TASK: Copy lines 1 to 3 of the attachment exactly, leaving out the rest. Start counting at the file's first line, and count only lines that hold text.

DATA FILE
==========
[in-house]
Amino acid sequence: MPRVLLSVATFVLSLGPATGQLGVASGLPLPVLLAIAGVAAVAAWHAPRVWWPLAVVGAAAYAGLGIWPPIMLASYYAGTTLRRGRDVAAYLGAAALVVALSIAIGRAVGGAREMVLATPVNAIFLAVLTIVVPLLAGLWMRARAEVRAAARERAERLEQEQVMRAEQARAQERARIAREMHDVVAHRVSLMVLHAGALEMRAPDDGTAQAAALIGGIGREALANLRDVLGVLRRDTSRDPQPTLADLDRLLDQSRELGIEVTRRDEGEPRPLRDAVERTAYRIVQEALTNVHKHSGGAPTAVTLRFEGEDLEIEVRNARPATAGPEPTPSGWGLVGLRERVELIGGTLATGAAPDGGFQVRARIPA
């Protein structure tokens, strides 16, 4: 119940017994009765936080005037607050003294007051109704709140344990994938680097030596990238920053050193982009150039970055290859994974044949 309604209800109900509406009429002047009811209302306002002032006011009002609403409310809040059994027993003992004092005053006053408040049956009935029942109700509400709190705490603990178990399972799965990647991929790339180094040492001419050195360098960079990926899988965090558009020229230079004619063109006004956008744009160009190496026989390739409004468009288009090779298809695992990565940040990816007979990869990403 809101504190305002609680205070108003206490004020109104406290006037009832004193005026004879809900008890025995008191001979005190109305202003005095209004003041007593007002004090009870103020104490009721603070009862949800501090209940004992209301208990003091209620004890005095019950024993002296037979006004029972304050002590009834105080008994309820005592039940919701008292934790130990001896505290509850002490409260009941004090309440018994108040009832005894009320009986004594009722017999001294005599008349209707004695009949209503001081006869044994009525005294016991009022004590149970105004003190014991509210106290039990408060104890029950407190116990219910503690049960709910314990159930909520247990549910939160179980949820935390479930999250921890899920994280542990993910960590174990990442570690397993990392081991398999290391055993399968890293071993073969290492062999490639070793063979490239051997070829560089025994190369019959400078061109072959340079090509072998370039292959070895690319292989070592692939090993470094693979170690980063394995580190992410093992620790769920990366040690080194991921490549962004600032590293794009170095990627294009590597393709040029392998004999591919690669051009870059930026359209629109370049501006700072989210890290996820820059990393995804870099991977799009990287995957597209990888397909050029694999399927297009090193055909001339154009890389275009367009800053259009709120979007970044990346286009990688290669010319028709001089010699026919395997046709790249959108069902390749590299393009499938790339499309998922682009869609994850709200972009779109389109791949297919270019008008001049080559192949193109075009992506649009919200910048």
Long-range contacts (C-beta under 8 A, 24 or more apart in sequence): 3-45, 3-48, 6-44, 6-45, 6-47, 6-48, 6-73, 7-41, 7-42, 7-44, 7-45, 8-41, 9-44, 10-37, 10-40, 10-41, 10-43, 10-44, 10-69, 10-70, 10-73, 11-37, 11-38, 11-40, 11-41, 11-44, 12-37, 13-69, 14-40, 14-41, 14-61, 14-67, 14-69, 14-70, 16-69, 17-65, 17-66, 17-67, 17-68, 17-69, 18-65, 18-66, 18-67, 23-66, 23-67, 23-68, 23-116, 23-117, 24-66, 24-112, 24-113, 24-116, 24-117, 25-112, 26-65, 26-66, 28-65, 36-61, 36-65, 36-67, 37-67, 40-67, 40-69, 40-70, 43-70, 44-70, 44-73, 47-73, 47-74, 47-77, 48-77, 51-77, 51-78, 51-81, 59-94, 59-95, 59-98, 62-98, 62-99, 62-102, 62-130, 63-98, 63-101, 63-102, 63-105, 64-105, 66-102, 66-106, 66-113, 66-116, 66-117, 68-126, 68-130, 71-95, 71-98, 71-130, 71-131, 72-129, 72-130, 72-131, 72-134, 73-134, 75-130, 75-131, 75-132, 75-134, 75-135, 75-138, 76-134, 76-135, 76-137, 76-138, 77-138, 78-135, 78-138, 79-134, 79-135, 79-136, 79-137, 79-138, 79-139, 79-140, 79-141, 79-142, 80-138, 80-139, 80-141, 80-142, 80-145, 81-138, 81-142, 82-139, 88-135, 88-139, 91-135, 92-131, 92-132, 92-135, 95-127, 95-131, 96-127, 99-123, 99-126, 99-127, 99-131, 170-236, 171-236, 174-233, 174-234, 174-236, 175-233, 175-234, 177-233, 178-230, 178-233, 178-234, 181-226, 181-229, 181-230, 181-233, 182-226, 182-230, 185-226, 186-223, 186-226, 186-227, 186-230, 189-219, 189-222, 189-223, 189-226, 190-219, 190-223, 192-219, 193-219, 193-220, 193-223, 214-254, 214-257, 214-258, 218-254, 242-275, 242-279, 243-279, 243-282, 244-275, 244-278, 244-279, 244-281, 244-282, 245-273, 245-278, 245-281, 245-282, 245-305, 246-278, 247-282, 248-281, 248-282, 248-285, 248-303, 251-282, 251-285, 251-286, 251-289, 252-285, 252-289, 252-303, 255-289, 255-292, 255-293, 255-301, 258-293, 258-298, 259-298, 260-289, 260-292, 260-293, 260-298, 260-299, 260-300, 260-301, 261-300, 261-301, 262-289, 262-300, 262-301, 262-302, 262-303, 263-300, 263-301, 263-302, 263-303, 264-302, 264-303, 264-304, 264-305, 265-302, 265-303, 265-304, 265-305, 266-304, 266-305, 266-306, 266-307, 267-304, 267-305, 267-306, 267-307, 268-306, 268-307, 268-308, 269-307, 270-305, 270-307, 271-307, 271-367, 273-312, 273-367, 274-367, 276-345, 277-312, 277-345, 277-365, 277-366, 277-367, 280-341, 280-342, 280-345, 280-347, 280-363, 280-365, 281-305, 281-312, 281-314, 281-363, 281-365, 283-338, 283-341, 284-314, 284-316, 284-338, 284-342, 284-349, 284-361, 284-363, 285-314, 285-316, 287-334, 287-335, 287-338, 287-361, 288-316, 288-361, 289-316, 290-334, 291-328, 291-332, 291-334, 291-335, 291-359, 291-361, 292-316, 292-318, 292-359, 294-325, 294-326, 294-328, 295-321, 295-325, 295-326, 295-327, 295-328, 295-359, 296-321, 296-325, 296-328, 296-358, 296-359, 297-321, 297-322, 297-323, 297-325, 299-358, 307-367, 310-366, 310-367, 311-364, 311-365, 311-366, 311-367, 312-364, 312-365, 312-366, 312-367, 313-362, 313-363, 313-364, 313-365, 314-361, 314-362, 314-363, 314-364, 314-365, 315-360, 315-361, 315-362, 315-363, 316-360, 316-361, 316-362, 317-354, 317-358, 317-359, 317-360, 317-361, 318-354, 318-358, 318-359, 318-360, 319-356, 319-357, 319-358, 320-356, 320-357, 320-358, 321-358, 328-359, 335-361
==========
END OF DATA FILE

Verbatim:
[in-house]
Amino acid sequence: MPRVLLSVATFVLSLGPATGQLGVASGLPLPVLLAIAGVAAVAAWHAPRVWWPLAVVGAAAYAGLGIWPPIMLASYYAGTTLRRGRDVAAYLGAAALVVALSIAIGRAVGGAREMVLATPVNAIFLAVLTIVVPLLAGLWMRARAEVRAAARERAERLEQEQVMRAEQARAQERARIAREMHDVVAHRVSLMVLHAGALEMRAPDDGTAQAAALIGGIGREALANLRDVLGVLRRDTSRDPQPTLADLDRLLDQSRELGIEVTRRDEGEPRPLRDAVERTAYRIVQEALTNVHKHSGGAPTAVTLRFEGEDLEIEVRNARPATAGPEPTPSGWGLVGLRERVELIGGTLATGAAPDGGFQVRARIPA
């Protein structure tokens, strides 16, 4: 119940017994009765936080005037607050003294007051109704709140344990994938680097030596990238920053050193982009150039970055290859994974044949 309604209800109900509406009429002047009811209302306002002032006011009002609403409310809040059994027993003992004092005053006053408040049956009935029942109700509400709190705490603990178990399972799965990647991929790339180094040492001419050195360098960079990926899988965090558009020229230079004619063109006004956008744009160009190496026989390739409004468009288009090779298809695992990565940040990816007979990869990403 809101504190305002609680205070108003206490004020109104406290006037009832004193005026004879809900008890025995008191001979005190109305202003005095209004003041007593007002004090009870103020104490009721603070009862949800501090209940004992209301208990003091209620004890005095019950024993002296037979006004029972304050002590009834105080008994309820005592039940919701008292934790130990001896505290509850002490409260009941004090309440018994108040009832005894009320009986004594009722017999001294005599008349209707004695009949209503001081006869044994009525005294016991009022004590149970105004003190014991509210106290039990408060104890029950407190116990219910503690049960709910314990159930909520247990549910939160179980949820935390479930999250921890899920994280542990993910960590174990990442570690397993990392081991398999290391055993399968890293071993073969290492062999490639070793063979490239051997070829560089025994190369019959400078061109072959340079090509072998370039292959070895690319292989070592692939090993470094693979170690980063394995580190992410093992620790769920990366040690080194991921490549962004600032590293794009170095990627294009590597393709040029392998004999591919690669051009870059930026359209629109370049501006700072989210890290996820820059990393995804870099991977799009990287995957597209990888397909050029694999399927297009090193055909001339154009890389275009367009800053259009709120979007970044990346286009990688290669010319028709001089010699026919395997046709790249959108069902390749590299393009499938790339499309998922682009869609994850709200972009779109389109791949297919270019008008001049080559192949193109075009992506649009919200910048």